Franken said rate increases won't pose a problem for Democrats with voters who might have expected to see their premiums go down thanks to the new health care law. "The purpose of this was to slow the growth," said Franken.

"We know that premium rates are going to continue to go up; they're not just going to go up at the unsustainable pace that they were going up," he said. "You can't expect things to be going up at the incline that they were and then suddenly just go down. . . . If we did nothing, it was just going to be unsustainable."

Franken also pointed out that under the new law insurance companies will have to adhere to a medical loss ratio of 80 percent in the small-group market and 85 percent in the large-group market. That means that those percentages of the company's premium revenues have to be spent on providing health care. Franken said the National Association of Insurance Commissioners will be called on to write the definitions of the law, which is key. "I encourage health reform supporters to weigh in on the discussion," he said.

In her blog post, DeParle said that the insurance commissioners have agreed to move up their proposal on the definition to June 1 rather than December at the urging of Sebelius. "For too long, insurance companies could spend your premium dollars on things like CEO salaries, advertising and overhead — instead of improving care and improving patient health," said DeParle.

And in the HHS webcast, Jay Angoff, the newly named director of the Office of Consumer Information and Insurance Oversight, said the medical loss ratio provision will "force insurance companies to become more efficient."

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For Insurers, There's a New Sheriff in Town

By John Reichard, CQ HealthBeat Editor

April 29, 2010 -- For those used to the old world order of insurance regulation, changes now underway at the Department of Health and Human Services might seem surreal — but absent a repeal of the overhaul law a few years down the road, they are very much the way things are now.

While the feds have increasingly played a role in recent years in overseeing health insurers, that oversight by and large has been the province of state regulators. But the creation by the overhaul law (PL 111-148) of a new Office of Consumer Information and Oversight at HHS is the very embodiment of how much bigger the federal role has become.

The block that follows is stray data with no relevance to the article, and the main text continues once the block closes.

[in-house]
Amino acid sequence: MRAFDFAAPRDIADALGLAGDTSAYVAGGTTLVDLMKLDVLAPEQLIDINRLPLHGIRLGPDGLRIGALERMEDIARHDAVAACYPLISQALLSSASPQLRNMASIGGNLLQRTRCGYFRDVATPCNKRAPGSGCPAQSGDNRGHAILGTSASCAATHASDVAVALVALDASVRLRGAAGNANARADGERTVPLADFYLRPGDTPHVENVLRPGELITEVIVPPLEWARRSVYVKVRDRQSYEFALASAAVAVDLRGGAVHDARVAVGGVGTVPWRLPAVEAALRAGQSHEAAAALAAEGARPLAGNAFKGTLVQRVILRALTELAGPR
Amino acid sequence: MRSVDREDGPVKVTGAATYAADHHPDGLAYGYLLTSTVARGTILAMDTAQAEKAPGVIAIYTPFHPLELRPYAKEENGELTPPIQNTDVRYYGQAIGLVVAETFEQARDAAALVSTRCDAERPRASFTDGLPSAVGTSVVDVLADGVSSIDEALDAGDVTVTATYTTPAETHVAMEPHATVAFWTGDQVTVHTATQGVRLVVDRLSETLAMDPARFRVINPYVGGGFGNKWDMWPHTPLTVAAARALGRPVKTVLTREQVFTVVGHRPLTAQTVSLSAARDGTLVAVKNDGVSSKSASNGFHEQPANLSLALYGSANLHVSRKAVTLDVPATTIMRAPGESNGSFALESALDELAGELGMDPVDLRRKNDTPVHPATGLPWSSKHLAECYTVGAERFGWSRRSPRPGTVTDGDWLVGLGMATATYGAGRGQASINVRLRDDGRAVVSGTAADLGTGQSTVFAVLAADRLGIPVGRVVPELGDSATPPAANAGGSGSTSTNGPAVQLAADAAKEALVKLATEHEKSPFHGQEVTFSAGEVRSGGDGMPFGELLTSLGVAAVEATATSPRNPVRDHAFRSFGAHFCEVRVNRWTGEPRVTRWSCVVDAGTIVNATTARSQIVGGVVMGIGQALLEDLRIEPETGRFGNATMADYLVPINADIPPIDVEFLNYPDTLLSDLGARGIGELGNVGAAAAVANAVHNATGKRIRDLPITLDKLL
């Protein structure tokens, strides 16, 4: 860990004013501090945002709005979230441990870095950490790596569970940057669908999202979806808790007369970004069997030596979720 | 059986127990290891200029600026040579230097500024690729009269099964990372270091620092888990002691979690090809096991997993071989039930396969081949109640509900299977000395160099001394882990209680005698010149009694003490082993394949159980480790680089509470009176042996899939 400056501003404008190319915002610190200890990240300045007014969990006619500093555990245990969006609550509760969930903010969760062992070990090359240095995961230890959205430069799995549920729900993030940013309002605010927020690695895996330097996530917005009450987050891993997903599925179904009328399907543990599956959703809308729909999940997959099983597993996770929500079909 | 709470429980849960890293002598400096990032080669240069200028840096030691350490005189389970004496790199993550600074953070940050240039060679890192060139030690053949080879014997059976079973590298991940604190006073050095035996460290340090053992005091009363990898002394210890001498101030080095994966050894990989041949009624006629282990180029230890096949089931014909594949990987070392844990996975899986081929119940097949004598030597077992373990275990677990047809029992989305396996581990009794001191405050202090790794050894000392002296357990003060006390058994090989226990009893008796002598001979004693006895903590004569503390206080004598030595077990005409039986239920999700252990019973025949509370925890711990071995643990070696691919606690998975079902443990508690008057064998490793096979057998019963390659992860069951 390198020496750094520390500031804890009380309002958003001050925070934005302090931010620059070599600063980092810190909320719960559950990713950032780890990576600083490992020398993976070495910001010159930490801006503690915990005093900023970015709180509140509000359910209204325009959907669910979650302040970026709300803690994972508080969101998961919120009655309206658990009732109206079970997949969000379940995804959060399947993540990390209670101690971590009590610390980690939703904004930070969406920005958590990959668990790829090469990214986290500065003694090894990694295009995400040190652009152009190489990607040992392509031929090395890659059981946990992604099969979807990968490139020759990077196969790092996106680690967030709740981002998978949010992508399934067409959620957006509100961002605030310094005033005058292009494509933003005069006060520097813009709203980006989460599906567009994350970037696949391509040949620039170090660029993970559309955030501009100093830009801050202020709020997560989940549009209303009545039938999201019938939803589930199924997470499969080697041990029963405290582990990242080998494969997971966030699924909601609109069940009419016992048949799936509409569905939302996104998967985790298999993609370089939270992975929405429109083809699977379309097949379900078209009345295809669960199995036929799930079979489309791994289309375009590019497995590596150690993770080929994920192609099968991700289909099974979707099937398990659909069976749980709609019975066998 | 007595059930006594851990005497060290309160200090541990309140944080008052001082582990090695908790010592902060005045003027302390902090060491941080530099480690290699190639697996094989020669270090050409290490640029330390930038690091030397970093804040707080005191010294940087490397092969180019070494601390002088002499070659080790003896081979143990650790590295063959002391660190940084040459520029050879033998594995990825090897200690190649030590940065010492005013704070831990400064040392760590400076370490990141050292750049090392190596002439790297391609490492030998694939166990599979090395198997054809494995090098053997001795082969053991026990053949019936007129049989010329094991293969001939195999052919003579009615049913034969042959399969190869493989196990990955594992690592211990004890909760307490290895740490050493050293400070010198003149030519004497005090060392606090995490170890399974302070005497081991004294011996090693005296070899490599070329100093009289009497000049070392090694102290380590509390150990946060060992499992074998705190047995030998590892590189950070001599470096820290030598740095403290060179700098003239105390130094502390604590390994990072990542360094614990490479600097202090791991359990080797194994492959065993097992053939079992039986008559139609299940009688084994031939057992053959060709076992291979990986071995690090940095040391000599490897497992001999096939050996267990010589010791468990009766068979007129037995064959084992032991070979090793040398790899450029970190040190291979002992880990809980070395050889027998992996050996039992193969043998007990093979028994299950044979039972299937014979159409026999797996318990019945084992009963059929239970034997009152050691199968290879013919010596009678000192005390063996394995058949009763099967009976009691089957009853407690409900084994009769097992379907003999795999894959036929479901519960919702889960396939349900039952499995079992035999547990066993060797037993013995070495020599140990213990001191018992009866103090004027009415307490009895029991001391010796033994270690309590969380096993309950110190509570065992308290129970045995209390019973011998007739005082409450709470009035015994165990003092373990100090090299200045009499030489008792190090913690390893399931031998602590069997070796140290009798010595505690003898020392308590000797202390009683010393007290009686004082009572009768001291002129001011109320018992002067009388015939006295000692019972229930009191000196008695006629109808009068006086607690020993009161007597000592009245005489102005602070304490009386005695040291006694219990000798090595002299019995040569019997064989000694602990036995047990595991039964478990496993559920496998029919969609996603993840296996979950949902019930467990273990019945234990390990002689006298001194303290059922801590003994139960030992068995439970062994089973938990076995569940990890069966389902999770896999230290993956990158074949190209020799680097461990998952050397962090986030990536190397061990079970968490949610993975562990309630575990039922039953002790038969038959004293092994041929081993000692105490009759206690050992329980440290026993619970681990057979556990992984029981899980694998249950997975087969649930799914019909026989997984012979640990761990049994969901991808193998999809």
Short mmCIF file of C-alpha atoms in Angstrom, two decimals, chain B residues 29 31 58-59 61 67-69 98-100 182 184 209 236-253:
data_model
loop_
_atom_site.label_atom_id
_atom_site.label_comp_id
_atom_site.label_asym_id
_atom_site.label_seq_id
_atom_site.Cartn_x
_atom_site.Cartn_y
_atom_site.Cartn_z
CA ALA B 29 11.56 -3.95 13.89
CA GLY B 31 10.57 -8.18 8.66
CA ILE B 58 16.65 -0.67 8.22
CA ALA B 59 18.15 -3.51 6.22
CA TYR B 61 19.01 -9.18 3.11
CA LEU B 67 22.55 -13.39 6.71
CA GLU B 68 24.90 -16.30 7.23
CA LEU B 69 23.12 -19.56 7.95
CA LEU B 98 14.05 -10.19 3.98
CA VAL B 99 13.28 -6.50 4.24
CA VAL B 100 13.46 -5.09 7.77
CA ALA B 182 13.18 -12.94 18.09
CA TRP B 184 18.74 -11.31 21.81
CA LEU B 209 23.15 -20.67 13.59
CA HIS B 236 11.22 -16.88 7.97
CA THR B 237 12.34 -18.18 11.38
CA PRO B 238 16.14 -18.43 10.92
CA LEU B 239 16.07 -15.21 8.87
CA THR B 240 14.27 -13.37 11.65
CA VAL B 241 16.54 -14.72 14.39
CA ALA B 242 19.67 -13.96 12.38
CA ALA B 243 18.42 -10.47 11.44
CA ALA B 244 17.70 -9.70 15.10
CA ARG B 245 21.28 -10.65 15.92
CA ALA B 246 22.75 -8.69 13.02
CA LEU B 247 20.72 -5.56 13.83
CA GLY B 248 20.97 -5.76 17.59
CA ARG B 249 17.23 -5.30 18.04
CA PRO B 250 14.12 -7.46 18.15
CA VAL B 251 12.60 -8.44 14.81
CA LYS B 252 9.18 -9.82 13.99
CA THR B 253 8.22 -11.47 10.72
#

An organization chart of the new entity (see below) illustrates all of its powers. Headed by Jay Angoff, a former public interest lawyer and consumer advocate in battles with insurance companies, the office reports to HHS Secretary Kathleen Sebelius. Both understand intimately how the current regulatory structure works; Sebelius was the state insurance commissioner in Kansas and Angoff served in that role in Missouri.

Reporting to Angoff are the Office of Oversight, the Office of Insurance Programs, the Office of Consumer Support and the Office of Health Insurance Exchanges. The oversight office will implement and enforce new regulations such as those requiring that large insurers pay out 85 percent of the premium dollar for medical care and that they allow adult children to remain on their parents' health plans until age 26. In states that do not now perform such functions, the office also will review insurance rate increases and flag those that it views as unreasonable.

The Office of Insurance Programs will administer the high-risk pool program and the retiree reinsurance program, which aims to make premiums more affordable for the nearly elderly. The Office of Consumer Support is responsible for a Web site that will allow consumers to compare premiums charged by insurance, and for issuing consumer assistance grants to the states. And the Office of Health Insurance Exchanges will develop and implement policies and rules governing insurance exchanges in the 50 states and oversee exchange operations.

All of these functions are likely to require large numbers of new employees. Sebelius noted after a recent hearing that HHS has $1 billion in fiscal 2010 to implement the overhaul law. However, appropriator Rep. David Obey, D-Wis., who chaired the hearing, offered no assurances regarding funding levels in fiscal 2011.

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Health Insurers Agree to Stop Policy Cancellations

By Jane Norman, CQ HealthBeat Associate Editor

April 28, 2010 -- UnitedHealthcare officials announced Wednesday they will no longer cancel policies held by sick people. The company is acting in advance of a ban on the practice that's part of the new health care law.

The UnitedHealthcare announcement was followed late Wednesday by an announcement from America's Health Insurance Plans (AHIP) that health insurers in general would commit to dropping the practice of cancelling policies when holders become ill.